Web Takes Star Turn in China
Government restrictions are driving young Chinese to turn off their TV sets and turn on their computers. Advertisers and Western studios are right there with them.
China's streaming-video sites once were derided by the global entertainment industry as homes of stolen movies and television shows. But many sites have cracked down on piracy and are offering original programming, as well as licensed Western movies and TV shows such as "Gossip Girl" and "Mad Men."
As a result, ad revenue for Chinese video websites operated by Youku Inc., Tudou Holdings Ltd., Baidu Inc., Sohu.com Ltd. and others surged to 1.48 billion yuan ($235 million) in the third quarter, up 48% from the second quarter, according to market-data firm Analysys International.
Some sites are starting to offer some premium content, charging Chinese consumers for each viewing or on a monthly basis. "People are getting used to paying for content," said Gary Wang, chief executive of Tudou, which has about 12 million paying mobile subscribers.
Tudou, which gets 300 million visitors a month, has paid millions of dollars for exclusive rights to broadcast some Hollywood films, he said, though he didn't offer specifics. In October the company began offering Walt Disney Co.'s "Cars 2" animated movie for 20 yuan, or about $3, a view.
Advertisers such as General Motors Co. are responding by buying banner ads, time before shows and in some cases helping to produce their own Chinese programming. Chinese online-video ad rates accelerated last year, rising 40%—50% in some cities—compared with a 25% rise in overall Internet advertising, according to WPP PLC's GroupM Interaction ad-buying arm.
Youku teamed with GM last year to produce "Miss Puff," an animated online video series about a tech-savvy single woman in Beijing. Her handsome suitor drives GM's Chevrolet Cruze.
"It's a real business, a growing business, and it's only going in one direction," said Dede Nickerson, head of production and strategic development for the China arm of Sony Corp.'s Sony Pictures.
The rush has unleashed bidding wars for rights, leading to predictions of an industry shake-up. Last year LeTV.com, a streaming-video website owned by Leshi Internet Information & Technology Corp., paid about 20 million yuan for the Internet rights to "Legend of Concubine Zhen Huan," a Chinese-produced TV series about a young woman in the court of a Qing dynasty emperor. The amount was a record at the time, said Leshi Vice Chairman Liu Hong, but since has been eclipsed.
"The price of copyrights is going up," Mr. Liu said. "The market is going to become very tough." He said LeTV will prosper because it has an extensive back catalog of programming bought when prices were lower.
Tony Chen, president of the China arm of GroupM Interaction, said he expects some streaming-video sites to close their doors. "It's not a healthy model and not a sustainable model," he said. "I don't know how much more money they can burn."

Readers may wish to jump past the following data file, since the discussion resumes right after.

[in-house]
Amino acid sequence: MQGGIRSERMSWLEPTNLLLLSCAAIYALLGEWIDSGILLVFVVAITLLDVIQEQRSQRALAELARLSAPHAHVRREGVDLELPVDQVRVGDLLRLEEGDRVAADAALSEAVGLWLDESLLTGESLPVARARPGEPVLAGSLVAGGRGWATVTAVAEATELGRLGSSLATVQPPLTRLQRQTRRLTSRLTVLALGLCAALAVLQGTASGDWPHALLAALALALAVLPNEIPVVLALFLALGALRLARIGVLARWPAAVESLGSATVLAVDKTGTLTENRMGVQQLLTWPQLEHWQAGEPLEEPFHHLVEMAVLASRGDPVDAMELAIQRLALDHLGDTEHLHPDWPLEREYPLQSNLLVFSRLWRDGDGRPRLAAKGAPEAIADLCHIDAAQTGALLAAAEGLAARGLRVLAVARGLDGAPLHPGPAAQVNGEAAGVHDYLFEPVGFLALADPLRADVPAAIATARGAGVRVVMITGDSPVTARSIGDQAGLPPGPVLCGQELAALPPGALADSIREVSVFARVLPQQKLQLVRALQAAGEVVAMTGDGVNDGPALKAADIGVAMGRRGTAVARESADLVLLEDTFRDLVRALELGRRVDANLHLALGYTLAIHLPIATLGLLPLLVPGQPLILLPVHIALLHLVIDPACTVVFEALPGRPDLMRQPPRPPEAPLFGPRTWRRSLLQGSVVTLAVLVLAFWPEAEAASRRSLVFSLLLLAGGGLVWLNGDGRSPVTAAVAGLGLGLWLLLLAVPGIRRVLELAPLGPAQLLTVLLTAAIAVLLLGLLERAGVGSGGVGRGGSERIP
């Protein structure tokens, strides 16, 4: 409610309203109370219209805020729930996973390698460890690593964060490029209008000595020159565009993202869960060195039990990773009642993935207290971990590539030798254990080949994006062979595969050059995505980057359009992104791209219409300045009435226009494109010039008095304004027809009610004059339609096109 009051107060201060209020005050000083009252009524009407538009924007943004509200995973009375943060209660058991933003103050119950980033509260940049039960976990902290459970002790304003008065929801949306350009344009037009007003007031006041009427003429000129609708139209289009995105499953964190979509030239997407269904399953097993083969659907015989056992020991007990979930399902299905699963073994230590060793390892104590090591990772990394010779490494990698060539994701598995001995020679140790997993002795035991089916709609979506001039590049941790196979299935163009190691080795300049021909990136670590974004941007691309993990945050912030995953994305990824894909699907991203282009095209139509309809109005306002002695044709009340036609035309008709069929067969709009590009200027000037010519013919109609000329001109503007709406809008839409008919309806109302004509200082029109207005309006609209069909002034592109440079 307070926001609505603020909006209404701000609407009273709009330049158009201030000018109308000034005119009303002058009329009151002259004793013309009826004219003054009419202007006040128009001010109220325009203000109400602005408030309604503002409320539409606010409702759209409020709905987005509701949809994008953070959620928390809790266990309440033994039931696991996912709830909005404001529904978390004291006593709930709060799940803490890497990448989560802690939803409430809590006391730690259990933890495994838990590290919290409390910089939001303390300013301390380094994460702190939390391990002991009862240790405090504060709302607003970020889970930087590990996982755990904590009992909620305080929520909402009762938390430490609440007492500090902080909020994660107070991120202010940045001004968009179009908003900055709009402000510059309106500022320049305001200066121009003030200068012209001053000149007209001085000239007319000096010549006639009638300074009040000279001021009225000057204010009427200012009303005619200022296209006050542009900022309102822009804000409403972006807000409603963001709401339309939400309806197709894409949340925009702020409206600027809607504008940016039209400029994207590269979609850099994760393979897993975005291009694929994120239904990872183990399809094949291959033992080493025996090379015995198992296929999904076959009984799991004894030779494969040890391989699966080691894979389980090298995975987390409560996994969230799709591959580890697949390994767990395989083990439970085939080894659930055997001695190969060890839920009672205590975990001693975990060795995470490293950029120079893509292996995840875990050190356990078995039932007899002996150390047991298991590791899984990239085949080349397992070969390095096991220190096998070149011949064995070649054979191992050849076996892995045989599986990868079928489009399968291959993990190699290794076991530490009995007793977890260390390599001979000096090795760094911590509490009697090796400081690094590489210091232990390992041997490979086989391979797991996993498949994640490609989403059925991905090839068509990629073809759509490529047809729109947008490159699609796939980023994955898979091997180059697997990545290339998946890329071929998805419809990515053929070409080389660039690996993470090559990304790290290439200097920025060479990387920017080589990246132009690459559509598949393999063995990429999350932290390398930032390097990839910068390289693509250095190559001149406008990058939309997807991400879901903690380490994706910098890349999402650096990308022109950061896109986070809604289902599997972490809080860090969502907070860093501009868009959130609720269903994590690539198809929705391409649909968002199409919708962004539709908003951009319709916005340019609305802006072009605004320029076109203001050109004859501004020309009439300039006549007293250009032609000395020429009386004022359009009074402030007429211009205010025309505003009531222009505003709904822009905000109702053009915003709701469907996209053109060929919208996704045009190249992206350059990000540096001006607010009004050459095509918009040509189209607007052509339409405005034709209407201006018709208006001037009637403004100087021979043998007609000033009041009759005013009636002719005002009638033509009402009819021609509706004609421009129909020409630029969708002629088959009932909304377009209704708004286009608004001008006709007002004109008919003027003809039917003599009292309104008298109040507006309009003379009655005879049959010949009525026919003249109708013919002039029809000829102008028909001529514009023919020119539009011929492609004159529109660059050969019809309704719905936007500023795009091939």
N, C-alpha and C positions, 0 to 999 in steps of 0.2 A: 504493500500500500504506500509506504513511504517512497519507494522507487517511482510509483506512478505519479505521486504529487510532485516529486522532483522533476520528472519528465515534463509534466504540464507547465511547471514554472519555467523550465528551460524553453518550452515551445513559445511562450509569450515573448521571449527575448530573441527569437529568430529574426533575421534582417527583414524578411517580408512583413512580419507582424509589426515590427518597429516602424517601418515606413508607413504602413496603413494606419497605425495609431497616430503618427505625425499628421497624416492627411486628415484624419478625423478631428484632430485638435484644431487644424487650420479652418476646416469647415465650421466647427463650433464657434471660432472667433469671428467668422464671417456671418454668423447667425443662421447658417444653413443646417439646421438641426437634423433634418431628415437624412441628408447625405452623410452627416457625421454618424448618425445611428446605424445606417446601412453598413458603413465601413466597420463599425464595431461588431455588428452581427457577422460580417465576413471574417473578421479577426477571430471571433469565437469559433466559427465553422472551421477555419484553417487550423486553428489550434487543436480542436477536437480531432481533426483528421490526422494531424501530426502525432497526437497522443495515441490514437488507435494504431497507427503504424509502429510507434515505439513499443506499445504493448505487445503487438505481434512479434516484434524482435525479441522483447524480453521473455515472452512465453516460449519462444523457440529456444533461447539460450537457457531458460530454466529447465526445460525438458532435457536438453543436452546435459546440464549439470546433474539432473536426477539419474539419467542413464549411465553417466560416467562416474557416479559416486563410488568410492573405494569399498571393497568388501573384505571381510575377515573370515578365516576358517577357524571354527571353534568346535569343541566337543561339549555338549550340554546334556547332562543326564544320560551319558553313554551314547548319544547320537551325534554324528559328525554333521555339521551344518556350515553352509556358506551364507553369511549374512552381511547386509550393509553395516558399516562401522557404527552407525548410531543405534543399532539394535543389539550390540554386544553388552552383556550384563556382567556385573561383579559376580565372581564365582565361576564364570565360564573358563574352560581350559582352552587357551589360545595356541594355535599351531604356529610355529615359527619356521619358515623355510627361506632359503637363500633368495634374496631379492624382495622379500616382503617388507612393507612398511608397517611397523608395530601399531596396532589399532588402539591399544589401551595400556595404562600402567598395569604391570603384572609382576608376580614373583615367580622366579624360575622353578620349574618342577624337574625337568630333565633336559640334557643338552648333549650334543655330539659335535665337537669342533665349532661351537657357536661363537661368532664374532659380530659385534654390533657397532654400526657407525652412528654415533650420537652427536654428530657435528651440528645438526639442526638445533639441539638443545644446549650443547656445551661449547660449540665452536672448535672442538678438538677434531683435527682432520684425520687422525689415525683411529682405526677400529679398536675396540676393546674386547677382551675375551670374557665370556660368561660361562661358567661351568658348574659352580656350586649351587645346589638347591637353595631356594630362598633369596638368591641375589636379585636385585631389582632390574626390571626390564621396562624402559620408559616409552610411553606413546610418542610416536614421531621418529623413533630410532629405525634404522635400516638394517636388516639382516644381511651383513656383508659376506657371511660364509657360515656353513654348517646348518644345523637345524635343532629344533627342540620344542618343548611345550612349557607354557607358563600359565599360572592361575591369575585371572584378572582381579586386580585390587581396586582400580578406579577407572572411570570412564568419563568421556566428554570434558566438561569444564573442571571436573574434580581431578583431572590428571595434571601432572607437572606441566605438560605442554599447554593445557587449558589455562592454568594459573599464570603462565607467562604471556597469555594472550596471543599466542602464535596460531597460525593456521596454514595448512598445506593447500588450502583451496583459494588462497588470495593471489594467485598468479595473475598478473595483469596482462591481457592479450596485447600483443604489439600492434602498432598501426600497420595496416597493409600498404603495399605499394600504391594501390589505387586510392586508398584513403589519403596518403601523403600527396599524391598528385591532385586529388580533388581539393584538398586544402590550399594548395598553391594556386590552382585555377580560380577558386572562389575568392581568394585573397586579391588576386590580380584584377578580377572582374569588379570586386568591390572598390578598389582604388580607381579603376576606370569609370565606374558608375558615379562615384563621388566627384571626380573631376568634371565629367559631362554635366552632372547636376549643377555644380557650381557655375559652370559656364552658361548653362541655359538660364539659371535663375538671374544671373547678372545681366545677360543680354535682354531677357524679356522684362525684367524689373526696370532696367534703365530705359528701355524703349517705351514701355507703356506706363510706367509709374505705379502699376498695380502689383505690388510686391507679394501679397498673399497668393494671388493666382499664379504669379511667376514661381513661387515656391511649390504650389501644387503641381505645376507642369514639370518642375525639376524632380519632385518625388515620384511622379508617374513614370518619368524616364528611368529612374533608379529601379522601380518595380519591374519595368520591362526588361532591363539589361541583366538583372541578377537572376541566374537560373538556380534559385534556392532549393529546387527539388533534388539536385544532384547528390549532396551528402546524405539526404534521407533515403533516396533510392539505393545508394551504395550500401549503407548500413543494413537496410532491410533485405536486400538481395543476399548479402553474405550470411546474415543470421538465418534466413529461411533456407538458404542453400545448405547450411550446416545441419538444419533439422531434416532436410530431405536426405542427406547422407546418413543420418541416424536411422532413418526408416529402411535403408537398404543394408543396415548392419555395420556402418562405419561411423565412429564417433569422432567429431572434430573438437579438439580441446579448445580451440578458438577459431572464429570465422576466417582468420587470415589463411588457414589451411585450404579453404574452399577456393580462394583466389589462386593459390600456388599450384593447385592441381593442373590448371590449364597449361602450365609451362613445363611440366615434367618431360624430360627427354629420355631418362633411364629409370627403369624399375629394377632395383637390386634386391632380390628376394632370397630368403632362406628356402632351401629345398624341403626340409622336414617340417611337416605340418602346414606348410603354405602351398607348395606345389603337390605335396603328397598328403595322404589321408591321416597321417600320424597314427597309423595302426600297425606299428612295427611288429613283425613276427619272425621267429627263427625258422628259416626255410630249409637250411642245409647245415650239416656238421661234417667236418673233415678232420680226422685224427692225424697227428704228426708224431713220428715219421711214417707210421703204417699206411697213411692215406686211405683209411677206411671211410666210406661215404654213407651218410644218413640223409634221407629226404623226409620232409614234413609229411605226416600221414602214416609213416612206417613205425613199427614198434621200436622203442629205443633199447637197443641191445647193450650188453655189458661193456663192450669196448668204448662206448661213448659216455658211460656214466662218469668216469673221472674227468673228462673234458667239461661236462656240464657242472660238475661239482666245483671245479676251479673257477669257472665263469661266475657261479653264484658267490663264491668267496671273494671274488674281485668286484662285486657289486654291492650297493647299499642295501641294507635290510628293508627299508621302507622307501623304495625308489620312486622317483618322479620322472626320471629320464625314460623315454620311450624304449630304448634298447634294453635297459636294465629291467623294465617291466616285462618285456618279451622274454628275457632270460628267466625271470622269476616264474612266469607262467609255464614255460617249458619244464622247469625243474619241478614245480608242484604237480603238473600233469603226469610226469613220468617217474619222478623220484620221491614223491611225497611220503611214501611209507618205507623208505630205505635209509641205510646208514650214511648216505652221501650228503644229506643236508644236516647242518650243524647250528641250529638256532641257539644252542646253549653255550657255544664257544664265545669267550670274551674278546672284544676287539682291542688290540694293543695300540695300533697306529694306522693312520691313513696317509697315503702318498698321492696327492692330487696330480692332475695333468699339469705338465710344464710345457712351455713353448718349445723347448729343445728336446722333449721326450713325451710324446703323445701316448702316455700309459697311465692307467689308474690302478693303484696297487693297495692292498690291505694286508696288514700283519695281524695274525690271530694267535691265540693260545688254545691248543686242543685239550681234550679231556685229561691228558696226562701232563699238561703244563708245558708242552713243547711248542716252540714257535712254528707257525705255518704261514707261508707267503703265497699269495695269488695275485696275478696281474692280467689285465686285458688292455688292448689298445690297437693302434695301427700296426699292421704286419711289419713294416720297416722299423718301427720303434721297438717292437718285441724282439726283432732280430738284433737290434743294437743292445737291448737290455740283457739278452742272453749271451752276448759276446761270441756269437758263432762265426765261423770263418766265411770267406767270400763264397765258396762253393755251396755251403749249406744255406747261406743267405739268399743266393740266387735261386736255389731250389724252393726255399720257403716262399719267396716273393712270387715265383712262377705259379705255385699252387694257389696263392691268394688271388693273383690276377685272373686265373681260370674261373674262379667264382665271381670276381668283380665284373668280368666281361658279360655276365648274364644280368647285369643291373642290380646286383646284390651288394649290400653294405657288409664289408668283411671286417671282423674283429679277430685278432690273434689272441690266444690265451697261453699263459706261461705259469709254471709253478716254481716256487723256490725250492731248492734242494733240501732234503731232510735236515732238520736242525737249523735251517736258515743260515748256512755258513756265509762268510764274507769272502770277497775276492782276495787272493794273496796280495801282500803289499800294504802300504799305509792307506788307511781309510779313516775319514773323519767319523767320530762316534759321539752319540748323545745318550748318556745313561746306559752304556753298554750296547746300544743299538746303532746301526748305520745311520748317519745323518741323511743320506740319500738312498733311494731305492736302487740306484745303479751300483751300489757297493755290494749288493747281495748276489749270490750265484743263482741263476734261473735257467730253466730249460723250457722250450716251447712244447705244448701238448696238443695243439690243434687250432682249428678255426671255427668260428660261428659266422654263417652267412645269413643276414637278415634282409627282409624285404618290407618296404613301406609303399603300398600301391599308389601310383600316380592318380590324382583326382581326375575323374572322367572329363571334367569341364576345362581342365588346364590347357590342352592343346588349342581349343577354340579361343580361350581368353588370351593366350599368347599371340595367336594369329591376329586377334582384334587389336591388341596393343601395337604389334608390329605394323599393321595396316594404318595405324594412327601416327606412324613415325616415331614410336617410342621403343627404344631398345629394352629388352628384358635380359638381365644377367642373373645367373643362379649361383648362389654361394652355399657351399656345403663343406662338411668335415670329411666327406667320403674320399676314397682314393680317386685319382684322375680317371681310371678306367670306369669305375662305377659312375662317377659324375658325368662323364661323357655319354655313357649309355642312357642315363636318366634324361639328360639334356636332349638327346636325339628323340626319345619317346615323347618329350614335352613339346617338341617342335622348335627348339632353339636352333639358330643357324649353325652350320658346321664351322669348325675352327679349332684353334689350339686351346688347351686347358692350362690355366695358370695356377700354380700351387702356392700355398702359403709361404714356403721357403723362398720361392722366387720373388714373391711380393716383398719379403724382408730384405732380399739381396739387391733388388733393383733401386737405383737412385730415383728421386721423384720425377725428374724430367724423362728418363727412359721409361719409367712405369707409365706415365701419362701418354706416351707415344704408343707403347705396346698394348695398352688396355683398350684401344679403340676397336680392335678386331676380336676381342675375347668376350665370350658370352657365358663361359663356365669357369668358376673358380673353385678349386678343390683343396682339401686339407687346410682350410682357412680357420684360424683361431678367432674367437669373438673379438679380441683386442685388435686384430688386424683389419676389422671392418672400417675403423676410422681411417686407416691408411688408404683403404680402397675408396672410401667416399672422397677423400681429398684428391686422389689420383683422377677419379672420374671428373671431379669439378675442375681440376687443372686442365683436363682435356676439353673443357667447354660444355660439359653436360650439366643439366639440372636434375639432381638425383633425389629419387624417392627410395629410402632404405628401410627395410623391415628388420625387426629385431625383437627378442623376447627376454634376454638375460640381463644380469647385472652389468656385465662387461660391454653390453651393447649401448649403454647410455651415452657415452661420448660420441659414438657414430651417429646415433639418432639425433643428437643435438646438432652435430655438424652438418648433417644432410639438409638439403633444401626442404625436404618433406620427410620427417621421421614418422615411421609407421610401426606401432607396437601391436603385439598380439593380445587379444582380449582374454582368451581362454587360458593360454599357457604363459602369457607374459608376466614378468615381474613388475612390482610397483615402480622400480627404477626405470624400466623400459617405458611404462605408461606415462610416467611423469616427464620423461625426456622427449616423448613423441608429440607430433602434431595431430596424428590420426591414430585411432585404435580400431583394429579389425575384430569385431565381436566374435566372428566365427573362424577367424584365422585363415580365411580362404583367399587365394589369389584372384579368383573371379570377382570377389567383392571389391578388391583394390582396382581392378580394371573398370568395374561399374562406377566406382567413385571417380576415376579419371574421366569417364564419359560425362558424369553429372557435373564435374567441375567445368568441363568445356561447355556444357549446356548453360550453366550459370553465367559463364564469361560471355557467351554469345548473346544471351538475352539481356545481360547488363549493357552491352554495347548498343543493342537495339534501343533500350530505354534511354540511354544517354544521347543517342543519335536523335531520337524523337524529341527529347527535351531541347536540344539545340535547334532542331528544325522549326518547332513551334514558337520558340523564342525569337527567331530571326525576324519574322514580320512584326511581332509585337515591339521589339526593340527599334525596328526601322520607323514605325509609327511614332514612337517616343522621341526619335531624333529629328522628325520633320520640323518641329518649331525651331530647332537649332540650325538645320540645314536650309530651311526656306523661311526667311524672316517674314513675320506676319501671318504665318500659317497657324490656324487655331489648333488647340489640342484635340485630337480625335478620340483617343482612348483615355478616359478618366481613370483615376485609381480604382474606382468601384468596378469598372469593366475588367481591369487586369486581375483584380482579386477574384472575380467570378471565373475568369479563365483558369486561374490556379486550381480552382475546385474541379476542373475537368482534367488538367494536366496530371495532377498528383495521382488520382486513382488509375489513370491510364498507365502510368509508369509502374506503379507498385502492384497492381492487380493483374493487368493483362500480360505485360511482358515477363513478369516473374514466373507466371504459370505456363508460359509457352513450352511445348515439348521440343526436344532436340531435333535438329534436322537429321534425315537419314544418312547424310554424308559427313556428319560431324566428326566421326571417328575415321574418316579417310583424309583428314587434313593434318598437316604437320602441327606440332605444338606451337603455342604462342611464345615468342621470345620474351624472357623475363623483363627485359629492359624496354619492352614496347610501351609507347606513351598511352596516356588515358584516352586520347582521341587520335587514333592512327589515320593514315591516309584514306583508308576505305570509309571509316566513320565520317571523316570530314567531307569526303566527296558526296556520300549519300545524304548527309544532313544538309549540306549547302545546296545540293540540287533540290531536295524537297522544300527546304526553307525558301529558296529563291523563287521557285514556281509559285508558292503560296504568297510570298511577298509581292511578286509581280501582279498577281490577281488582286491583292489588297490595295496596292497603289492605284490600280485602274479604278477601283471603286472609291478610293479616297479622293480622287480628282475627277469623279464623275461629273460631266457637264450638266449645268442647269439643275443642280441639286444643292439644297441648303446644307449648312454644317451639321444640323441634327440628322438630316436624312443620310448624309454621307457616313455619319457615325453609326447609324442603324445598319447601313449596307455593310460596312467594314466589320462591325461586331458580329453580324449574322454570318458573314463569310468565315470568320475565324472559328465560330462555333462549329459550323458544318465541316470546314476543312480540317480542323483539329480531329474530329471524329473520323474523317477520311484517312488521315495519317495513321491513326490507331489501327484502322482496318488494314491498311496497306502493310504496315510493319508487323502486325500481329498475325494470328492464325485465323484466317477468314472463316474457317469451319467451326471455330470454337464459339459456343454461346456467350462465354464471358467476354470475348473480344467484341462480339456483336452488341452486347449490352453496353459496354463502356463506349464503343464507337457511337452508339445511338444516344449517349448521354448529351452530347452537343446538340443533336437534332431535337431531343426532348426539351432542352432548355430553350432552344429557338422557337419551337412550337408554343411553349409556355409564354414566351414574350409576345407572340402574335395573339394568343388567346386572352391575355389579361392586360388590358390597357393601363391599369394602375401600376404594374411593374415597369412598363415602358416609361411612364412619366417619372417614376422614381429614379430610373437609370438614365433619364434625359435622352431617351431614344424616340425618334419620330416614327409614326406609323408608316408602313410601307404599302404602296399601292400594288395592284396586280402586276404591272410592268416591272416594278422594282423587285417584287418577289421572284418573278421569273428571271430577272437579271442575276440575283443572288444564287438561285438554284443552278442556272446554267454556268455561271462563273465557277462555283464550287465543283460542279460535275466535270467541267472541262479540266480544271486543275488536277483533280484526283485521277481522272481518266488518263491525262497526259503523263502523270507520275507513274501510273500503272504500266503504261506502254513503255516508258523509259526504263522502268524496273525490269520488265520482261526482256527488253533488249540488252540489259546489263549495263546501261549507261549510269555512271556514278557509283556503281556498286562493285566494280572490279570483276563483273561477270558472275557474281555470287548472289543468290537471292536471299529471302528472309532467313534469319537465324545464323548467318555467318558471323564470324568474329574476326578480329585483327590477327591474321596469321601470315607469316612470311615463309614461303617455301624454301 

More than 200 million households in China have cable-television access, according to analysts, but relatively few subscribe to premium services. Industry groups blame Chinese media restrictions, which censor content, limit the number of channels available and cap the amount of foreign programming. China's censors last year began cracking down further, limiting the number of entertainment shows China's satellite broadcasters can offer during prime time and criticizing popular time-travel dramas for their "excessively casual" approach to history.
Also, China's market for video on demand—which allows consumers to order individual programs through their TV sets—is just now gaining viewers. Research firm Media Partners Asia Ltd. estimated that revenue for on-demand services in China will rise to $1 billion in 2020 from $120 million in 2010. Consumer video-on-demand spending in the U.S. already reached $1.8 billion in 2010, according to the Digital Entertainment Group trade organization.
"Despite China's large pay-TV subscriber base, its commercial relevance is limited at present," said Media Partners Executive Director Vivek Couto. "Online video has stepped up and taken that market."
China's video sites can offer more content in part because much of what they air is approved by China's Ministry of Culture, which also oversees DVD releases, and not by broadcast-TV regulators. Mr. Liu, of LeTV, said his firm and others avoid running afoul of Beijing by cutting out programming that questions the government, could be viewed as pornography or touches on forbidden subjects like organized crime.
As competition intensifies, China's video websites have begun producing their own material to differentiate themselves. A popular show made for the Web can cost less than $1 million, according to Tudou. Through ad sales, product placement, merchandise sales and licensing the content for broadcast on television and other channels, the cost can be earned back in a matter of weeks, Tudou said. Illustrating the stakes, Youku and Tudou are battling each other over rights to some content.
Youku, which is listed on the New York Stock Exchange, posted a loss of 47.5 million yuan in the third quarter on revenue of 262.5 million. Tudou, which trades on the Nasdaq Stock Market, earned 52.5 million on revenue of 149.7 million yuan in the same quarter. Programming accounts for much of their costs: Youku spent 26% of its revenue on content, while Tudou spent 28%.
There are efforts afoot to keep Chinese viewers in front of TV sets. At the Consumer Electronics Show in Las Vegas last week, Lenovo Group Ltd. unveiled its Smart TV, which uses Google Inc.'s Android operating system and includes video-on-demand, traditional-TV and Internet applications. The TV set, developed in partnership with broadcaster Shanghai Media Group Inc., is expected to ship in April in China.